All the programs described here can be made to compile under Linux. I don't have a Linux system of my own (believe or not!), but for a while I borrowed one, and was able to bring up all of these programs. Unfortunately, the system was a laptop, with too small a screen to make using X worthwhile. sam comes up fine, using the Make.solaris makefile as a starting point. 9wm also compiled just fine. 9term took a little bit of work, but it did compile and run. After asking on the mailing lists, I learned that 9term does not (yet) work quite correctly under Linux. This may be fixed by the time you read this column, though. Two people to contact for information about porting 9term to Linux are Pete Fenelon (pete@minster.york.ac.uk), and Markus Friedl (msfriedl@faui01.informatik.uni-erlangen.de). rc and es, both compile and run under Linux, but with some work. For rc, you have to generate the sigmsgs.c file by hand, based on /usr/src/linux/include/sys/signal.h. There is one other bug, reported by Jeremy Fitzhardinge, which is that rc uses ints for the array of additional groups, while Linux uses gid_ts, which are shorts. es requires similar changes for the signal handling, but these are actually documented in the Makefile.


The combination of 9term and 9wm provides a very close emulation of the elegant Plan 9 user interface. sam is a powerful, easy to use editor. rc is a simple, clean shell, and es is a nifty shell with lots of promise. It is worth reading the papers describing each of these components. The complete combination proves once again that “small is beautiful.”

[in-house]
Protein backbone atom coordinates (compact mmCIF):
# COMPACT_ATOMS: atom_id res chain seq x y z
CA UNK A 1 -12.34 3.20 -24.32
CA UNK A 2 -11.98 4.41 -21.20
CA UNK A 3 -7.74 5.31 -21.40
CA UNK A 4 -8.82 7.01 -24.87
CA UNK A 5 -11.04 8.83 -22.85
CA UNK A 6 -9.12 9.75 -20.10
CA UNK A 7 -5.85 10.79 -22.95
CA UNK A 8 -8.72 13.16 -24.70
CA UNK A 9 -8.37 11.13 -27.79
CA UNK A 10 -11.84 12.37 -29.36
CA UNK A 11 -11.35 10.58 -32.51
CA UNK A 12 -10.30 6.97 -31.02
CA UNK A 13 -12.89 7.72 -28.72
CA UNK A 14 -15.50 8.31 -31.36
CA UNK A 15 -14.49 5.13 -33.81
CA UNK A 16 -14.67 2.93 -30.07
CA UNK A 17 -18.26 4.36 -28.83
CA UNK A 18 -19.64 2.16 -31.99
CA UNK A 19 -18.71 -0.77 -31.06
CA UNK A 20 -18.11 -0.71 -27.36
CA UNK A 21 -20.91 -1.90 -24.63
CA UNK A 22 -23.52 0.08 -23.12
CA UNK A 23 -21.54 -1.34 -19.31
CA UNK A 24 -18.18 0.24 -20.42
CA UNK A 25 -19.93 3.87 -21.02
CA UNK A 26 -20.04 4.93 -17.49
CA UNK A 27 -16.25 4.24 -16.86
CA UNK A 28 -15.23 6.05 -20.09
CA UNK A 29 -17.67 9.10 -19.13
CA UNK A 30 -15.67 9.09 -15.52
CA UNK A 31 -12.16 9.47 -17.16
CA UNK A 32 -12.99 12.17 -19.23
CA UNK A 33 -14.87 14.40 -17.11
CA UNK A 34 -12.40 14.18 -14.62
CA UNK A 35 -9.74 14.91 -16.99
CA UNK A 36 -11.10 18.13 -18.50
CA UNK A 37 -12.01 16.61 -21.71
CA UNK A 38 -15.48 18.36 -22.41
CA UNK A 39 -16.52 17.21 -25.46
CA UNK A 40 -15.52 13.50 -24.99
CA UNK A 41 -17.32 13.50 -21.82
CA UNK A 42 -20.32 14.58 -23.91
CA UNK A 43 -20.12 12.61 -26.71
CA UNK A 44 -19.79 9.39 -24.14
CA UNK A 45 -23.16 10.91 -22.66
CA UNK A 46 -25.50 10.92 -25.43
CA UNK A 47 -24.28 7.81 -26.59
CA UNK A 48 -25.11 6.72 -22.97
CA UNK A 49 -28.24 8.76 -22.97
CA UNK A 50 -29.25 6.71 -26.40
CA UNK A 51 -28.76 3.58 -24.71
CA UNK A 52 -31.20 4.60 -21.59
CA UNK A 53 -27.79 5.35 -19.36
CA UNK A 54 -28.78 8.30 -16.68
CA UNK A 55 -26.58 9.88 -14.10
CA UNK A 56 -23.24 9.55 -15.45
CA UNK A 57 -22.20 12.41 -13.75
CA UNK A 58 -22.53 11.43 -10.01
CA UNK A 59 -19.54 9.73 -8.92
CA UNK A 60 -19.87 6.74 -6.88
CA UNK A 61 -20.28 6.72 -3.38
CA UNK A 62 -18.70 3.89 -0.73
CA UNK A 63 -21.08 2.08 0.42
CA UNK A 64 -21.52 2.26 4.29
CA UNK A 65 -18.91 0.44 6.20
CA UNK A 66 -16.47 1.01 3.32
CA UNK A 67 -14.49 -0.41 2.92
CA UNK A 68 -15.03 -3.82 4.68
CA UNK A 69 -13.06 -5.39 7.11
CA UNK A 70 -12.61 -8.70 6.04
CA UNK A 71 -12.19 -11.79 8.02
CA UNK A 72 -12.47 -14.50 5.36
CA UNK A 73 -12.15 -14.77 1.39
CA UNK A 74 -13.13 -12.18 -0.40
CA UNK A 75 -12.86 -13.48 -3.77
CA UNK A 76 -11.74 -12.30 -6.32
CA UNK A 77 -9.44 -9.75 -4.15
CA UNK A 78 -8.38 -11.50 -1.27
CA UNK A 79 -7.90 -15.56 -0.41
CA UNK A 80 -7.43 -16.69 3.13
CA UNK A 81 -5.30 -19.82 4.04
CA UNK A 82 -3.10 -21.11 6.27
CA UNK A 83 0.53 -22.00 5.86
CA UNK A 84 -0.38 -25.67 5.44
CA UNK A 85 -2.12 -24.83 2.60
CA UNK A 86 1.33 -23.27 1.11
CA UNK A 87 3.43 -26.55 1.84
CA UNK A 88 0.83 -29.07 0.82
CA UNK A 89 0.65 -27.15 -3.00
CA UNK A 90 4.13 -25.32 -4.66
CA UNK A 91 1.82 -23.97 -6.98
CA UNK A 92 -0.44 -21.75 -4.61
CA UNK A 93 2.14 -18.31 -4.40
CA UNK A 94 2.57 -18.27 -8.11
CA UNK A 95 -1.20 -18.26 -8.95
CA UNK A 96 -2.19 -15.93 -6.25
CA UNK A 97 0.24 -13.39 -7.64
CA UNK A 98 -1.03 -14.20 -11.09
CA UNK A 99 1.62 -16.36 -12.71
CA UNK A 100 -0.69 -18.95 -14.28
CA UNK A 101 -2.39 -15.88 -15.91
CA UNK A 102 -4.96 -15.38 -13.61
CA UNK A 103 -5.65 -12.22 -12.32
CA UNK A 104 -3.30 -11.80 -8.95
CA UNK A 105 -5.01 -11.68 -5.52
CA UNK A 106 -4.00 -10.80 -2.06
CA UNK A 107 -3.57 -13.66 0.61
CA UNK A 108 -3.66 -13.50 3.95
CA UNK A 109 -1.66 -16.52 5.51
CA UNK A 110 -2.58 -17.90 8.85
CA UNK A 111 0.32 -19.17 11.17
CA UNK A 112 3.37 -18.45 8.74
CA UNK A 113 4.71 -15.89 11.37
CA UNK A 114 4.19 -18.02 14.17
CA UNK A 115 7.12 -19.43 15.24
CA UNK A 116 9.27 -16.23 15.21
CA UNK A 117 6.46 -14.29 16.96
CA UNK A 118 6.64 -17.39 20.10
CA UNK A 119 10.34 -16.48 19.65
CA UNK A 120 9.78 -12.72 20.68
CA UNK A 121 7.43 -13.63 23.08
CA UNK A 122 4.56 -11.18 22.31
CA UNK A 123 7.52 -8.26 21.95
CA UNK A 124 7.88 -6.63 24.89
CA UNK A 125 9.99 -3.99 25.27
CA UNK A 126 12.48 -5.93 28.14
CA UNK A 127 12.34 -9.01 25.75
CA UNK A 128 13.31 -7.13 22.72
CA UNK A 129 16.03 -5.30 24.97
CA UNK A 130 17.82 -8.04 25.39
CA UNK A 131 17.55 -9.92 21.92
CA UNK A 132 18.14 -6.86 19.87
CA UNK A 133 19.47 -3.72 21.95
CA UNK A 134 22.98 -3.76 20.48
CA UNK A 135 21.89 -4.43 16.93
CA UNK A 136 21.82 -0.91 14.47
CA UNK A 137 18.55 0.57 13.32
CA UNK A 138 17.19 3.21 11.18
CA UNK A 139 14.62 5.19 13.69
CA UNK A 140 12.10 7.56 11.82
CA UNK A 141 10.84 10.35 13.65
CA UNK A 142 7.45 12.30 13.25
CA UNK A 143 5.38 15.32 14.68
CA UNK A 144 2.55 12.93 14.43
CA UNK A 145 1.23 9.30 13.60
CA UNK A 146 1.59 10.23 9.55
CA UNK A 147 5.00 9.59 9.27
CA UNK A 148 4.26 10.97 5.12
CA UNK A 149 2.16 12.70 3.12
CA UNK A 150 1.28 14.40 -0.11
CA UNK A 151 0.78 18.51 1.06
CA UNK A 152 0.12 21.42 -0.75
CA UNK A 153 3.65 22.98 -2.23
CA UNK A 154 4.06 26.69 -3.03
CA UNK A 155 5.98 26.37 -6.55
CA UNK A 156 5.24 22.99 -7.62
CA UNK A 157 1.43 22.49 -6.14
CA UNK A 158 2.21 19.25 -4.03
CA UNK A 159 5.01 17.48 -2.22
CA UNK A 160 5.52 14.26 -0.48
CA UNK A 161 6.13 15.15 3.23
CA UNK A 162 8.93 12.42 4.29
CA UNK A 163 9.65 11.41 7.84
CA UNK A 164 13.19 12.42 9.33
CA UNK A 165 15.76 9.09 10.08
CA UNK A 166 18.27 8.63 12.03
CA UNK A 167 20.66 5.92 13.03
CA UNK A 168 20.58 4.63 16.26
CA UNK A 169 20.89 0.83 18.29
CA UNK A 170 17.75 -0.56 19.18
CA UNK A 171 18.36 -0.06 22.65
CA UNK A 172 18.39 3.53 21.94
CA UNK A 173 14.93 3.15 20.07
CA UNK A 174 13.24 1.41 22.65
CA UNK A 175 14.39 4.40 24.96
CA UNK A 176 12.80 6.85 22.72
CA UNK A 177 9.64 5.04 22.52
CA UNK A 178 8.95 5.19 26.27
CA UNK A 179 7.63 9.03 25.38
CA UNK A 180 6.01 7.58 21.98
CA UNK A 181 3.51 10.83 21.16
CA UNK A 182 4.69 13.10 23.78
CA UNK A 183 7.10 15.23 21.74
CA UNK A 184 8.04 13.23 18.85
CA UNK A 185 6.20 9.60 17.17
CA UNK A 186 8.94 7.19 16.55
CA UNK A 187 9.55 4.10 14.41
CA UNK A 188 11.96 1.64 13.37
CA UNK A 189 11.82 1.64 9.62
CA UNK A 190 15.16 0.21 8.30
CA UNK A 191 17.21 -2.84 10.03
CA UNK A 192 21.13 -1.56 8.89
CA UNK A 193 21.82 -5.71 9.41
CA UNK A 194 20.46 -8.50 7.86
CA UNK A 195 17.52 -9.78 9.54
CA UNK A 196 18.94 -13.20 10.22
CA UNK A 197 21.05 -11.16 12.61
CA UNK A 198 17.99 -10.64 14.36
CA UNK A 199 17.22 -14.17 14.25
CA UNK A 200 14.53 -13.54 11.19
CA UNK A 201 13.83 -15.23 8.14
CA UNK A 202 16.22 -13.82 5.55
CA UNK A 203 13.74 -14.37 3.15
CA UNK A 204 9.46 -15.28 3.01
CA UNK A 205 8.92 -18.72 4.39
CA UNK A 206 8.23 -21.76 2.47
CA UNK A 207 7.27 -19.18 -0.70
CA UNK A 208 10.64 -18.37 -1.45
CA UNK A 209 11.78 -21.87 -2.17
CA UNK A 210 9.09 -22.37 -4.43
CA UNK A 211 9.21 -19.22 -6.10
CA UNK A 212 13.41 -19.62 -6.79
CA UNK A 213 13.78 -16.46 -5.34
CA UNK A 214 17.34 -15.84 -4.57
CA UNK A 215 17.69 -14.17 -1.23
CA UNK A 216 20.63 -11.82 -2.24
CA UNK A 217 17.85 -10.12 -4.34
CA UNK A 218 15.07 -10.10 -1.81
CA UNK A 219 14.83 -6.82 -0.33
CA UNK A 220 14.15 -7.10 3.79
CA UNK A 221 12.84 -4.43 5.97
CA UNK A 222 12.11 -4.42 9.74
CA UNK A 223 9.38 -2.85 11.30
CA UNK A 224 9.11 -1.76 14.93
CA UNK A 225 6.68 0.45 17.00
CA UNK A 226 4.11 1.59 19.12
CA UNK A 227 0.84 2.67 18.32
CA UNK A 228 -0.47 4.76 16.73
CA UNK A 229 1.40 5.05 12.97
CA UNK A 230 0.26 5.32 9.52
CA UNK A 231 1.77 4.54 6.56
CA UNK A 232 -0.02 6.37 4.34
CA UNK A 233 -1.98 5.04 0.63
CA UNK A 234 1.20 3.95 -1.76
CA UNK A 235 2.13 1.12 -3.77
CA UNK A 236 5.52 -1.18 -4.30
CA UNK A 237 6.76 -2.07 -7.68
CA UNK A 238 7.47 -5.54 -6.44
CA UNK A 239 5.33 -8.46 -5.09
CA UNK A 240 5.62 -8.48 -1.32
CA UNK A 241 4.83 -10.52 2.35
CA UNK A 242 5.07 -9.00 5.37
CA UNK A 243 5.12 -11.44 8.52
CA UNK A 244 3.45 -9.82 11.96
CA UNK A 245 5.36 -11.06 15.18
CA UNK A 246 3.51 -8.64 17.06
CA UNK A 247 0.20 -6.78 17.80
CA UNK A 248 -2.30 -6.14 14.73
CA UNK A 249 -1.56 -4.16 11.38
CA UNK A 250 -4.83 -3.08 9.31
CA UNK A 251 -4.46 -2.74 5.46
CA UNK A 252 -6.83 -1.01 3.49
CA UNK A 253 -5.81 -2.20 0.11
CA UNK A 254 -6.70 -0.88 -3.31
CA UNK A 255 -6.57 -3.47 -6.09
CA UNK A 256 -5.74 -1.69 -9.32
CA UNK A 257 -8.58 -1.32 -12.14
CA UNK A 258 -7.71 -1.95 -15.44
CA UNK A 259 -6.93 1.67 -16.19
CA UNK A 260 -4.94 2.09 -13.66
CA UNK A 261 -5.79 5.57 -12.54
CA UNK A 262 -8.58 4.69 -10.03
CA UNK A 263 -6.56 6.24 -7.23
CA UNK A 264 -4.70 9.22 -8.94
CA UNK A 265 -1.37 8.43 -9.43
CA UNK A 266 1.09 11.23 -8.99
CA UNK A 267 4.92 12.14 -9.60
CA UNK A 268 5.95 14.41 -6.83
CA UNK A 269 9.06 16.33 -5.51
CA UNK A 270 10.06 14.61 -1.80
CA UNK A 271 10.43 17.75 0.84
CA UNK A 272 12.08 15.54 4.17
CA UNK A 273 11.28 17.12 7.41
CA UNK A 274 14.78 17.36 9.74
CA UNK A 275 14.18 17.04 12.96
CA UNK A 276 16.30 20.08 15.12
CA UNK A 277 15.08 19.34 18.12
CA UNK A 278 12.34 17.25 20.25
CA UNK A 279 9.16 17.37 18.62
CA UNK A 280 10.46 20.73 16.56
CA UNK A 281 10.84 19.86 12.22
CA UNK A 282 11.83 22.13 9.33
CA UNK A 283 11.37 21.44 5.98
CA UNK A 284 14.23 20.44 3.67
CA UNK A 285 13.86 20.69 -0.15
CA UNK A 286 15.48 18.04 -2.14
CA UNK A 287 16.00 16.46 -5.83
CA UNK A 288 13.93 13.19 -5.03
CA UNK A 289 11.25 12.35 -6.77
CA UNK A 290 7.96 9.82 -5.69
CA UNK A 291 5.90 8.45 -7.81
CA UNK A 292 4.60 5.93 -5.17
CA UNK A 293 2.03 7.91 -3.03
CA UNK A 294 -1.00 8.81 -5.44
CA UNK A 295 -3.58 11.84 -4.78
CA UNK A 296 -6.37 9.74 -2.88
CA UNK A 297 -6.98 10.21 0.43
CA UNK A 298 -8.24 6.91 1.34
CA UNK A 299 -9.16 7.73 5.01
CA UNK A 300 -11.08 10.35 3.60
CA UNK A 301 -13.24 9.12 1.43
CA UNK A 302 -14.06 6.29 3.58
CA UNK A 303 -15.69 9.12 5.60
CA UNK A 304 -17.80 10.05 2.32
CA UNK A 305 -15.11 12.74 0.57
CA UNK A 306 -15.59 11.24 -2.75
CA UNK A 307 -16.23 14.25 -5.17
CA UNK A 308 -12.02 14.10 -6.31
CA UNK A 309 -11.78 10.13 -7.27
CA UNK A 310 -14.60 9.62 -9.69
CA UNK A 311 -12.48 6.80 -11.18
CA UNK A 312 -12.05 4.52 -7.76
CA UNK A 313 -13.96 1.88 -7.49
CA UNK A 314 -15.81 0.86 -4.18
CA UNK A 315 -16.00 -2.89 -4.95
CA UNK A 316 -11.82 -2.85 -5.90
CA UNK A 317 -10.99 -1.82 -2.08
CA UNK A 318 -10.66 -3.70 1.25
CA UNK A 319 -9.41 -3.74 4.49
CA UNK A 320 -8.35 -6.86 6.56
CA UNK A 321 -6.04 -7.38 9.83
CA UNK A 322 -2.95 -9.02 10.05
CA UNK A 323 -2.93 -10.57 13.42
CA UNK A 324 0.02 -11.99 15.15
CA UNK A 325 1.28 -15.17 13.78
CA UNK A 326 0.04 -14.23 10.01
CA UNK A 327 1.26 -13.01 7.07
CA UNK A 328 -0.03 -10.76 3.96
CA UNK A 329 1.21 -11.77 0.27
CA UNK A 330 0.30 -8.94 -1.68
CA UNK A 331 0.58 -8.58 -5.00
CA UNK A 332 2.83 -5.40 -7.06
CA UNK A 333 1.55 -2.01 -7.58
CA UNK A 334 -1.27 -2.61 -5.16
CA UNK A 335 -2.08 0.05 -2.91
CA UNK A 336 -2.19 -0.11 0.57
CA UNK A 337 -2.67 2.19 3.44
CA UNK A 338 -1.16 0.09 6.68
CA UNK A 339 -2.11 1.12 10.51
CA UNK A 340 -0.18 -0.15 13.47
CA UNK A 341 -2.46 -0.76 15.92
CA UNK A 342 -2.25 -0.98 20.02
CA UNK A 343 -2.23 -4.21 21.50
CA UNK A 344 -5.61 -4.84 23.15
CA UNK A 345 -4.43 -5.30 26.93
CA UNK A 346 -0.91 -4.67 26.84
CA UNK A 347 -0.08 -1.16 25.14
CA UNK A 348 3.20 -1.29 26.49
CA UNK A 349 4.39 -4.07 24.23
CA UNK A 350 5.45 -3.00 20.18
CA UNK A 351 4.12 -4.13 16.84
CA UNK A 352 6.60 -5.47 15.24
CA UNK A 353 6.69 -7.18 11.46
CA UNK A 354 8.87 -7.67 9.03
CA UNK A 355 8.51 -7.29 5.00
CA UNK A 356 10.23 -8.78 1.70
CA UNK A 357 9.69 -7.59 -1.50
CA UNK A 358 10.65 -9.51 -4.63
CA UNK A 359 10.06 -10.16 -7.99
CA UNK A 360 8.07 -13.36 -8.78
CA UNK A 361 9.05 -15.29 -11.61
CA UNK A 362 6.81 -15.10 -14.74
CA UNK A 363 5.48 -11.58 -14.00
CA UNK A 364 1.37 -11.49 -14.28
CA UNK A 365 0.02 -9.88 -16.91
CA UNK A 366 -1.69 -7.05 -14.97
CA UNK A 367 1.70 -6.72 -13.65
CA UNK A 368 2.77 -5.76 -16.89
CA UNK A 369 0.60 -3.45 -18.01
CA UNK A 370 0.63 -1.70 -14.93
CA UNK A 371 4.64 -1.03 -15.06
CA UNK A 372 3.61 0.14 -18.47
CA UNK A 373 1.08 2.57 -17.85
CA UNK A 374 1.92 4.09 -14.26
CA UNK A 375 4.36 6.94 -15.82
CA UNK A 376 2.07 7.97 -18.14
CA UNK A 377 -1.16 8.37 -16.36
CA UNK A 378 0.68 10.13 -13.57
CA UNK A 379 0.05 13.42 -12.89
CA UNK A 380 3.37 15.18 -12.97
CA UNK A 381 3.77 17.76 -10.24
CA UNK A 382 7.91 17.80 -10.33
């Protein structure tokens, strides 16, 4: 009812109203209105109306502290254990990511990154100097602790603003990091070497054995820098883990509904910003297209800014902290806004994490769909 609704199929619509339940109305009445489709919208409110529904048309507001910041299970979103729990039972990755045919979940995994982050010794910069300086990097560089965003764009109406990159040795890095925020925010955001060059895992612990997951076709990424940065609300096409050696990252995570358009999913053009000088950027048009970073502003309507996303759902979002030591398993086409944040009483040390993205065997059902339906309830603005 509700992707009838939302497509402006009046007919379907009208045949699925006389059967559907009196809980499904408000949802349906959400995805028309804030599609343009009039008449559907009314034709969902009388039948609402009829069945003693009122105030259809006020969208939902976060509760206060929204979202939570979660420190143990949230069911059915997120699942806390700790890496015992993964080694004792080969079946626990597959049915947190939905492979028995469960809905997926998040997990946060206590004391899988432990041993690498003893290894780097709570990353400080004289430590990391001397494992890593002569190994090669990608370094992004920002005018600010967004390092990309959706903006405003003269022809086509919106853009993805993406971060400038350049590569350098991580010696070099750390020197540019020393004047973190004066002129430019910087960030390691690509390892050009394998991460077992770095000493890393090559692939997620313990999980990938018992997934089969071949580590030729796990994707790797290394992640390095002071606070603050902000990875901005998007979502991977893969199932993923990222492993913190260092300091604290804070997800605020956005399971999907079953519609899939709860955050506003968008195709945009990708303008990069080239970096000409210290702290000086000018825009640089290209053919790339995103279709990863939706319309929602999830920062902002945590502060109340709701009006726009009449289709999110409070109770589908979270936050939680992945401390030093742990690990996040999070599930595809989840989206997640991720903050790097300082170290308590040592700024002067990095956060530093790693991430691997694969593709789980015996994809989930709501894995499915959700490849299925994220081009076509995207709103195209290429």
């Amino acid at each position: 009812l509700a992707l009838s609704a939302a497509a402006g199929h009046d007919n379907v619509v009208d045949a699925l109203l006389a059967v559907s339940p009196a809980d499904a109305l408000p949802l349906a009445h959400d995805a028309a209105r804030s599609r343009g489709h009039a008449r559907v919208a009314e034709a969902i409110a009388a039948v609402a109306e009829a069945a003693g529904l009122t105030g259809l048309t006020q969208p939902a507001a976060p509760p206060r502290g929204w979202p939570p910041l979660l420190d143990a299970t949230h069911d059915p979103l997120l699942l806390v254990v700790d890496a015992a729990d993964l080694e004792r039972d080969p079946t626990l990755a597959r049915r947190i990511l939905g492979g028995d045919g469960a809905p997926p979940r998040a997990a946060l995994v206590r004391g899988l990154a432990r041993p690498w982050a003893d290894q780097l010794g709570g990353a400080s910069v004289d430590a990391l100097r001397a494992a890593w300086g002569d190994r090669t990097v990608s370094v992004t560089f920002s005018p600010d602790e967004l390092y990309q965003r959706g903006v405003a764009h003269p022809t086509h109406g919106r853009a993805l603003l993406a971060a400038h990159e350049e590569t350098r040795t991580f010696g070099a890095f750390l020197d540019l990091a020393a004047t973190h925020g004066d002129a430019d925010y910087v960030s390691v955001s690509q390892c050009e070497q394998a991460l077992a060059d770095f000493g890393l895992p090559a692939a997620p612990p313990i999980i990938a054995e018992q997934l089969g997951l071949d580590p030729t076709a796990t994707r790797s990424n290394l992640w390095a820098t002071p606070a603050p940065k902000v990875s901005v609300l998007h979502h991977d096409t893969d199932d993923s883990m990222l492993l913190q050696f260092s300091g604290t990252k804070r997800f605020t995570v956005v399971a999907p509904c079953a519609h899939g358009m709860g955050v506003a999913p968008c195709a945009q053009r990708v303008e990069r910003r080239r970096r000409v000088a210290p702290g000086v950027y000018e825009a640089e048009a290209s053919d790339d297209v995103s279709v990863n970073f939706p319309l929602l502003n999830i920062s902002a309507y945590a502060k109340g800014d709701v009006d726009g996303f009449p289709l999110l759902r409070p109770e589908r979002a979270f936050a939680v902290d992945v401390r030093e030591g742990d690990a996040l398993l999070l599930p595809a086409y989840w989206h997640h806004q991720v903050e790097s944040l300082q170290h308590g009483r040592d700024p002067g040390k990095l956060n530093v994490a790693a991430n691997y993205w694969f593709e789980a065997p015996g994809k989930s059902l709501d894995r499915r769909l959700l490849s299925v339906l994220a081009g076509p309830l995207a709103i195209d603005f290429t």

Thanks to Chris Siebenmann and Daniel Ehrlich, maintainers of the various mailing lists, for their help, as well as to the members of the lists who responded to my questions about Linux. Thanks to Bob Flandrena, Paul Haahr, and Miriam Robbins for their comments.

  • Rob Pike, Dave Presotto, Ken Thompson, and Howard Trickey, “Plan 9 from Bell Labs”, Proc. of the Summer 1990 UKUUG Conf., London, July, 1990, pp. 1-9.

  • Rob Pike, Dave Presotto, Ken Thompson, and Howard Trickey, “Plan 9, A Distributed System”, Proc. of the Spring 1991 EurOpen Conf., Troms, May, 1991, pp. 43-50.

  • Rob Pike, “The Text Editor sam”, Software—Practice and Experience, November 1987, Vol. 17, #11, pp. 133-153.

  • Rob Pike, “8½, the Plan 9 Window System”, Proc. of the Summer 1991 Usenix Conf., Nashville, June 1991, pp. 257-265.

  • Tom Duff, “Rc—A Shell for Plan 9 and UNIX Systems”, Proc. of the Summer 1990 UKUUG Conf., London, July, 1990, pp. 21-33.

These papers are all available in Postscript as part of the Plan 9 documentation.

  • Paul Haahr and Byron Rakitzis, “Es: A shell with higher-order functions”, Proceedings of the Winter 1993 Usenix Conf., January 1993, pp. 53-62.

This paper is available for ftp along with the es source code.

Arnold Robbins (arnold@gnu.ai.mit.edu) is a professional programmer and semi-professional author. He has been doing volunteer work for the GNU project since 1987 and working with Unix and Unix-like systems since 1981. Questions and/or comments about this column can be addressed to the author via postal mail c/o Linux Journal, or via e-mail.